Cool roofs and building materials – the answer to extreme heat?

New research into “white roofs” shows that choosing building materials with certain properties could help Australians stay cool in the summer months.
Australia is known for its hot weather, but this summer set new records – leaving people reluctant to step outside and desperate for a cool reprieve.
Temperatures reached a stifling 47 degrees celsius in NSW – one of the hottest days Australia has experienced in decades. Queensland wasn’t far behind, with mercury rising to 10 degrees above average.
Sweltering days are no longer a rarity, so people are looking for ways to stay cool.
It’s become more important than ever to factor extreme heat conditions into the construction of buildings, whether they’re apartments, offices, houses or shopping centres.
Roof material selection is an area that’s gaining more importance. Dark-coloured roofs may be more popular, because they’re pleasing to the eye, but is this the most practical option, when it comes to lowering temperatures?
Studies show that white roofs are the best choice for hot climates, since they can reflect 75 percent of sunlight away from buildings – drastically reducing the need for air conditioning by cooling the building.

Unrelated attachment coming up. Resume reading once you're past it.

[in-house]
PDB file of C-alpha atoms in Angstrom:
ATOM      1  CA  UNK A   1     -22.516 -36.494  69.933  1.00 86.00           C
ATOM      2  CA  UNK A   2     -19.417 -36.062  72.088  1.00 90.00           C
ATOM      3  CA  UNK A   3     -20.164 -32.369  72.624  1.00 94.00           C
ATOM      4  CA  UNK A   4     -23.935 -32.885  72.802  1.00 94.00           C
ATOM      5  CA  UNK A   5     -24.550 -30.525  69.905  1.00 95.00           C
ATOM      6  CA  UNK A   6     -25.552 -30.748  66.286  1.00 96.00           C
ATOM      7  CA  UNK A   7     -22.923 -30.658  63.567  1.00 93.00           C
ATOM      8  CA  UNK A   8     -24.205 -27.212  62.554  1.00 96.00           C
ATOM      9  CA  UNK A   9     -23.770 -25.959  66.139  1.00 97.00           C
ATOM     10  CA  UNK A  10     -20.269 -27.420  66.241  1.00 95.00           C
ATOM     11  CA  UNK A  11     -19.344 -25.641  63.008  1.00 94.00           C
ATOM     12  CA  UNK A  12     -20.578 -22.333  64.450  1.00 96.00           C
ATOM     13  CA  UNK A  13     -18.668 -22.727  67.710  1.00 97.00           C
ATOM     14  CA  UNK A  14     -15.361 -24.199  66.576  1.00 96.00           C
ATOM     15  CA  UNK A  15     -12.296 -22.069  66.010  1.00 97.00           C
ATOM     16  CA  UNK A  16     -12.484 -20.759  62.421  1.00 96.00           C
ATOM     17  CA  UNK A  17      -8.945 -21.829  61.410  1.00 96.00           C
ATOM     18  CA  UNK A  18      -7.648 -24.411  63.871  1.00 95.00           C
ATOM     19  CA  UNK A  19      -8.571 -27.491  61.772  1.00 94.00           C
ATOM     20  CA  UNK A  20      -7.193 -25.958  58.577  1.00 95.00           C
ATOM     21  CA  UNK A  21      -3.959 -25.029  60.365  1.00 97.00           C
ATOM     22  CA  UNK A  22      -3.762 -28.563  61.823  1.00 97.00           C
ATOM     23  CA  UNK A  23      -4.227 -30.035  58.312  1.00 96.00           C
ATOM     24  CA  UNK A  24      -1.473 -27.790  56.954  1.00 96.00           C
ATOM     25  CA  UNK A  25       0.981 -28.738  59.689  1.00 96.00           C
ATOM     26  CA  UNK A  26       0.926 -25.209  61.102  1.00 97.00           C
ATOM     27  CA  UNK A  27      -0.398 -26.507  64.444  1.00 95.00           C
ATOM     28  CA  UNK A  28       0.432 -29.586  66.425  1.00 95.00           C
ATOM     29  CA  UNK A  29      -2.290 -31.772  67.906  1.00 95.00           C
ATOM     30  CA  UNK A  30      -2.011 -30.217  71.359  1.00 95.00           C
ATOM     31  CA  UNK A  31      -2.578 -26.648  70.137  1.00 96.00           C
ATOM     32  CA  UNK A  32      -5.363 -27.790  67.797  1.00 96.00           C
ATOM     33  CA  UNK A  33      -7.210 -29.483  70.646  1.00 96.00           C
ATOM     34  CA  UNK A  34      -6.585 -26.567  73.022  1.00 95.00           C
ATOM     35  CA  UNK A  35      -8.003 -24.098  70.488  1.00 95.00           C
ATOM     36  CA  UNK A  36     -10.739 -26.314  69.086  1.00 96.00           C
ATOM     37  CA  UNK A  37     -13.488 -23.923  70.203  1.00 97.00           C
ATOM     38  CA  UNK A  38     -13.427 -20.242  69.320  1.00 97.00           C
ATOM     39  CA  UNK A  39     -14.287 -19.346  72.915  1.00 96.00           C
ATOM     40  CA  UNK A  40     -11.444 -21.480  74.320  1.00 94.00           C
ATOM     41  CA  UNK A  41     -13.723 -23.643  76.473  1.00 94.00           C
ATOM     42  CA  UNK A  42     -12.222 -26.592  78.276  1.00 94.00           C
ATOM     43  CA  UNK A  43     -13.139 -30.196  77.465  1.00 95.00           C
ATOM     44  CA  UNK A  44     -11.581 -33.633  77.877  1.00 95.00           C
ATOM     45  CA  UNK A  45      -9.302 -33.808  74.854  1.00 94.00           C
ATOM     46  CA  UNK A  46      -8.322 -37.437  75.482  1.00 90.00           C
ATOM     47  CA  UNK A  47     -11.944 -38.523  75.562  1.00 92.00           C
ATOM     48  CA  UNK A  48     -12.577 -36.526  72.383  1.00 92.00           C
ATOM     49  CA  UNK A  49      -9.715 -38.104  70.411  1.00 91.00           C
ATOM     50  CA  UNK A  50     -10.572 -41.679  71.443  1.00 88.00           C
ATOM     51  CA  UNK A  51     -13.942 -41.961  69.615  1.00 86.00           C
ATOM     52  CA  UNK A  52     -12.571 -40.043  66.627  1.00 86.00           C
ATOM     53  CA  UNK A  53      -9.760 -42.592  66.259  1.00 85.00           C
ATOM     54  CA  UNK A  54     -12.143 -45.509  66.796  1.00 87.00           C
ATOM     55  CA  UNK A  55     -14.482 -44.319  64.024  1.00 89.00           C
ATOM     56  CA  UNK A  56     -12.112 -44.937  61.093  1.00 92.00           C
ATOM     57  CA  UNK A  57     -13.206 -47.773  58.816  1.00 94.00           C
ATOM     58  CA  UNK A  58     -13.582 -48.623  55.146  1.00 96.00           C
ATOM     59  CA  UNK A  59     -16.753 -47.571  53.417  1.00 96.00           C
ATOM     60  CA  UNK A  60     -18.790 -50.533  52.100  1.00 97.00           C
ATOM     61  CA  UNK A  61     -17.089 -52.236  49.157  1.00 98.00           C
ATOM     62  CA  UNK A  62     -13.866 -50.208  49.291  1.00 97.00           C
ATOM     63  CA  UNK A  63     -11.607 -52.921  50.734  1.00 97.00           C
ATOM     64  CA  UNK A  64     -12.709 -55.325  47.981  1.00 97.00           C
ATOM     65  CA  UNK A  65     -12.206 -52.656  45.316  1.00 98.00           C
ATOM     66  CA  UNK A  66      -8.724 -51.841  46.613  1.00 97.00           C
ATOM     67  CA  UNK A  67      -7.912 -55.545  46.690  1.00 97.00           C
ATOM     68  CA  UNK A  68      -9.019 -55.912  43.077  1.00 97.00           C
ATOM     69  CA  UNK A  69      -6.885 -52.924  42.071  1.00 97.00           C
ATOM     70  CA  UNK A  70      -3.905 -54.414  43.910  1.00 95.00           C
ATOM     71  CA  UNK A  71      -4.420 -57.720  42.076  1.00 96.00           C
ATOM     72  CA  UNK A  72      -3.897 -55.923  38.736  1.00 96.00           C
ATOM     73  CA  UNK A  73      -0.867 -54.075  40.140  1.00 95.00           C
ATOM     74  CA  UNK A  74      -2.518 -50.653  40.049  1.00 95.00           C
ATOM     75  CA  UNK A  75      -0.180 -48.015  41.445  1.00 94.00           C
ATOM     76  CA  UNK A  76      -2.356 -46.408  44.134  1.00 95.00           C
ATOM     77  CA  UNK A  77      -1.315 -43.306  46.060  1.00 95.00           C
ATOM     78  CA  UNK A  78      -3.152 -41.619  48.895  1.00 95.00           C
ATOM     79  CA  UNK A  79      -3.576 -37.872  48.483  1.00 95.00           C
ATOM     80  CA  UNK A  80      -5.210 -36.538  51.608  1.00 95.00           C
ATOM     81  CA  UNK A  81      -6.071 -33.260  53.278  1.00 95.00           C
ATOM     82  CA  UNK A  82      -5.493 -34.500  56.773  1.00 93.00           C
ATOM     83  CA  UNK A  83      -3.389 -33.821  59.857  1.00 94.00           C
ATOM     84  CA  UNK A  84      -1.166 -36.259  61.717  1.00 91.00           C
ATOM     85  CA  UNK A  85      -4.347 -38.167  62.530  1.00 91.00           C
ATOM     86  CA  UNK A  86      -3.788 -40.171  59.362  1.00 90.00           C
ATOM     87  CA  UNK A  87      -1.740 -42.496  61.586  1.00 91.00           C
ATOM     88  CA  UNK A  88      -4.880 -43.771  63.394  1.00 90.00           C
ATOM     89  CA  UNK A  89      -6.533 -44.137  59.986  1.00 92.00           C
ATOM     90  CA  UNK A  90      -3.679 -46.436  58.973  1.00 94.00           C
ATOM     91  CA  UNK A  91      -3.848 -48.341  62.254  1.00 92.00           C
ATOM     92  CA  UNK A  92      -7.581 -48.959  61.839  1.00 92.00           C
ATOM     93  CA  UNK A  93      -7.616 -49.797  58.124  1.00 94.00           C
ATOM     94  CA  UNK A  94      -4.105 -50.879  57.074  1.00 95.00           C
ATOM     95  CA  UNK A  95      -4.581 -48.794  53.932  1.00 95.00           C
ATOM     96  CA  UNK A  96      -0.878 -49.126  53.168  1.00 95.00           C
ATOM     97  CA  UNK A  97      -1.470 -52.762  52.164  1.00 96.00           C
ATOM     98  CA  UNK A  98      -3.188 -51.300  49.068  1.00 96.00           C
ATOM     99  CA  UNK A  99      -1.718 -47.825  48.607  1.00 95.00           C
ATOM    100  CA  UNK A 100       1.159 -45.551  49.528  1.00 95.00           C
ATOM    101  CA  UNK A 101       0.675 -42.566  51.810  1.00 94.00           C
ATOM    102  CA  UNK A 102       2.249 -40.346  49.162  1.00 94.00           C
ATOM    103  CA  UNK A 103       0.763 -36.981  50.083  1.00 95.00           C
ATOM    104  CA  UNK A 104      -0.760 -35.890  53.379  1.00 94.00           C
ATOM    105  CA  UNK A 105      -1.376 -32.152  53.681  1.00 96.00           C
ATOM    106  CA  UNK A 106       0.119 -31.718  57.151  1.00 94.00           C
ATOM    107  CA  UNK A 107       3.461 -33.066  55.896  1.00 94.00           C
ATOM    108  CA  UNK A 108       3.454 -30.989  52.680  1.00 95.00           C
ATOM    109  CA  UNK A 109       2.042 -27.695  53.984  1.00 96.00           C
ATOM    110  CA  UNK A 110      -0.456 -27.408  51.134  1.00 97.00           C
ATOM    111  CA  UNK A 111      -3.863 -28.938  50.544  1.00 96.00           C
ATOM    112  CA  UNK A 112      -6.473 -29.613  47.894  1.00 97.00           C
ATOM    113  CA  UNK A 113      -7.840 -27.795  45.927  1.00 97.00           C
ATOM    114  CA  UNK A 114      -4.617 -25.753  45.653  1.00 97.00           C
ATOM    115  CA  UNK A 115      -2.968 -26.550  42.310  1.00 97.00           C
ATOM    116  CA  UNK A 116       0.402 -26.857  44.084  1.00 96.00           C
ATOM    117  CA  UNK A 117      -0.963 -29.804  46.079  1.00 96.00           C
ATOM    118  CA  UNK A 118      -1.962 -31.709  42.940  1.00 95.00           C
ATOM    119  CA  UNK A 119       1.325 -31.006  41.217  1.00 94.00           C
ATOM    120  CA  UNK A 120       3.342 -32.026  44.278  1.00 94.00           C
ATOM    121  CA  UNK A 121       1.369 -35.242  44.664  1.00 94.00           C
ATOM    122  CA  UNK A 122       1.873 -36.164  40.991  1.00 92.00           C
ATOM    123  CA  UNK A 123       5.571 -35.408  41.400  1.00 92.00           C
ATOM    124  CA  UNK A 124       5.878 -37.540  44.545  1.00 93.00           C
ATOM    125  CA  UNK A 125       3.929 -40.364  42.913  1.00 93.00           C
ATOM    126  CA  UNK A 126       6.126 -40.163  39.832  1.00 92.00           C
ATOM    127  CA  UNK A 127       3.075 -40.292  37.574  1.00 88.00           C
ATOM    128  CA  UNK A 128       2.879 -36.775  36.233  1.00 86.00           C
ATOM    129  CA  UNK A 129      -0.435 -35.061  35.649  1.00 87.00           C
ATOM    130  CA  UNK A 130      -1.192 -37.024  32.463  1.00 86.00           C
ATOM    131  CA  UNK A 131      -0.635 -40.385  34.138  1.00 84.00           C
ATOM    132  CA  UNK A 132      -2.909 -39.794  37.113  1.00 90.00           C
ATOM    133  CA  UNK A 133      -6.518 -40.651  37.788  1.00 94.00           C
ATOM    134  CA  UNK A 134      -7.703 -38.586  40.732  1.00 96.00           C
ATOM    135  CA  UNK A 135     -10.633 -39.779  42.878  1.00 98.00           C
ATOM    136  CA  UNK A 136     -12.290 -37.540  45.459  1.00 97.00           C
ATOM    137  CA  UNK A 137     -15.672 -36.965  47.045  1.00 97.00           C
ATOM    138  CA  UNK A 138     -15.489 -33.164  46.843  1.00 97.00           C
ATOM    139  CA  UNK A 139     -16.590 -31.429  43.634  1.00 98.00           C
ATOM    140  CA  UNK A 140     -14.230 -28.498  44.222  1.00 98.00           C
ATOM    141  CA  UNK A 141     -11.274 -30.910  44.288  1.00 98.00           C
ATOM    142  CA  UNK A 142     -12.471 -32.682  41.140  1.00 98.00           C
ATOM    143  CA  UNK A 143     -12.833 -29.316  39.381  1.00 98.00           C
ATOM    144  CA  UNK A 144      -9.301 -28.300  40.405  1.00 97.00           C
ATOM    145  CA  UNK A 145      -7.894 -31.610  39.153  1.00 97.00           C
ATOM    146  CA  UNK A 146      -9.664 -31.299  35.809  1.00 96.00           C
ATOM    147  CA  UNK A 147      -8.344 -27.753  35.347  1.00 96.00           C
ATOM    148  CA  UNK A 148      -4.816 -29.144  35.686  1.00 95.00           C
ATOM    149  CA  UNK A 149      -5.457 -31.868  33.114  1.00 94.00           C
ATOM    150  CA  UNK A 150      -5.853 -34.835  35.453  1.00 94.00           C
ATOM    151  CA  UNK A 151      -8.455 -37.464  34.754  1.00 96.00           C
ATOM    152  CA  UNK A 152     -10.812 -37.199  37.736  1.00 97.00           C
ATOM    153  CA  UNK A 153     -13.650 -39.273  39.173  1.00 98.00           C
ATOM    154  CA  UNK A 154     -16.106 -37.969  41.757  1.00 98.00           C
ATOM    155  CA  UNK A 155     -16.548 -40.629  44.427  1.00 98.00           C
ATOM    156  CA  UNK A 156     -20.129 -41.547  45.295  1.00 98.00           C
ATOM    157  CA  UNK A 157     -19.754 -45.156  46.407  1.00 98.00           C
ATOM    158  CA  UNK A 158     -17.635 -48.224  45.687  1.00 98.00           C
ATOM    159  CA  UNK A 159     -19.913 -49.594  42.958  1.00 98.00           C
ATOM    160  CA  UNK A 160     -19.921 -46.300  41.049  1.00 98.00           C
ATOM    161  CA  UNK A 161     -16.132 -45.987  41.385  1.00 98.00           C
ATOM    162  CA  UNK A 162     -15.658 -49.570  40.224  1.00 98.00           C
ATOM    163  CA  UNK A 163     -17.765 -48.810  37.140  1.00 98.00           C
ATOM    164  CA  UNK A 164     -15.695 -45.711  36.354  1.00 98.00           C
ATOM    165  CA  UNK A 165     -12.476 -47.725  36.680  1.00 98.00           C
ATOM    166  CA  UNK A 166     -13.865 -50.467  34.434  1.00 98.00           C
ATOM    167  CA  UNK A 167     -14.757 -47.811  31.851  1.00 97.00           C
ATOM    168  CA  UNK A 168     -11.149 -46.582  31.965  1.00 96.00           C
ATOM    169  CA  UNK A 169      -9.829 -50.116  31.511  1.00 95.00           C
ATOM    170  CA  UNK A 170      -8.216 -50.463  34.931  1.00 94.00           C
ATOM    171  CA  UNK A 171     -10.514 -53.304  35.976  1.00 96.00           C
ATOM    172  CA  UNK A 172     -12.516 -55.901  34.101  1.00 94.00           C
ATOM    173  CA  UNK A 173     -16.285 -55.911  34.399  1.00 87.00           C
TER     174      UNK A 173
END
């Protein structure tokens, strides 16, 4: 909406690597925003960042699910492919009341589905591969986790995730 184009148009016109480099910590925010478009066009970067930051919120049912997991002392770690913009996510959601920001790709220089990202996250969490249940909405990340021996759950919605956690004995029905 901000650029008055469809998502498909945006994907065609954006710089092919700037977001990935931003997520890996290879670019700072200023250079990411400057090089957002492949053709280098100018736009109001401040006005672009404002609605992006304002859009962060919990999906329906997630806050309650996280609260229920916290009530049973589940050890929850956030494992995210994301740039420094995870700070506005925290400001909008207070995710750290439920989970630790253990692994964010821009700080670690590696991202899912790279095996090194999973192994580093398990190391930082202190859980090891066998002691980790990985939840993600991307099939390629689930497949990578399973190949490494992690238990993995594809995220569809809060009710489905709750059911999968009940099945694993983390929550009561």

Dark coloured roofs, on the other hand, absorb more solar energy. A standard black roof can become more than 40 degrees hotter than surrounding air temperatures, compared to a cool white roof, which doesn’t rise above 10 degrees warmer than ambient levels.
Further research is being done in this area, which could influence the way engineers, architects and builders design and construct commercial properties and homes. The Cooperative Research Centre for Low Carbon Living is also investigating the surface temperature of different paving materials and colours in Brisbane, using satellite images.
They confirmed that white roofs create lower surface temperatures, but they also recorded higher surface temperatures on new paved areas and development zones, compared to unsealed areas before construction began.
This highlights the importance of selecting materials and colours that reduce heat levels in development zones, going into the future.
When it comes to choosing “cooling” materials and colours, construction companies can take inspiration from the Lawrence Berkley National Laboratory, which predicts that painting the majority of roofs white in 100 major cities could translate to similar climate benefits as removing all cars from roads across the world for 10 years.
No small feat!
The selection of “cooling” building materials is an area worth exploring, because of benefits to the environment, as well as energy savings for businesses and homes.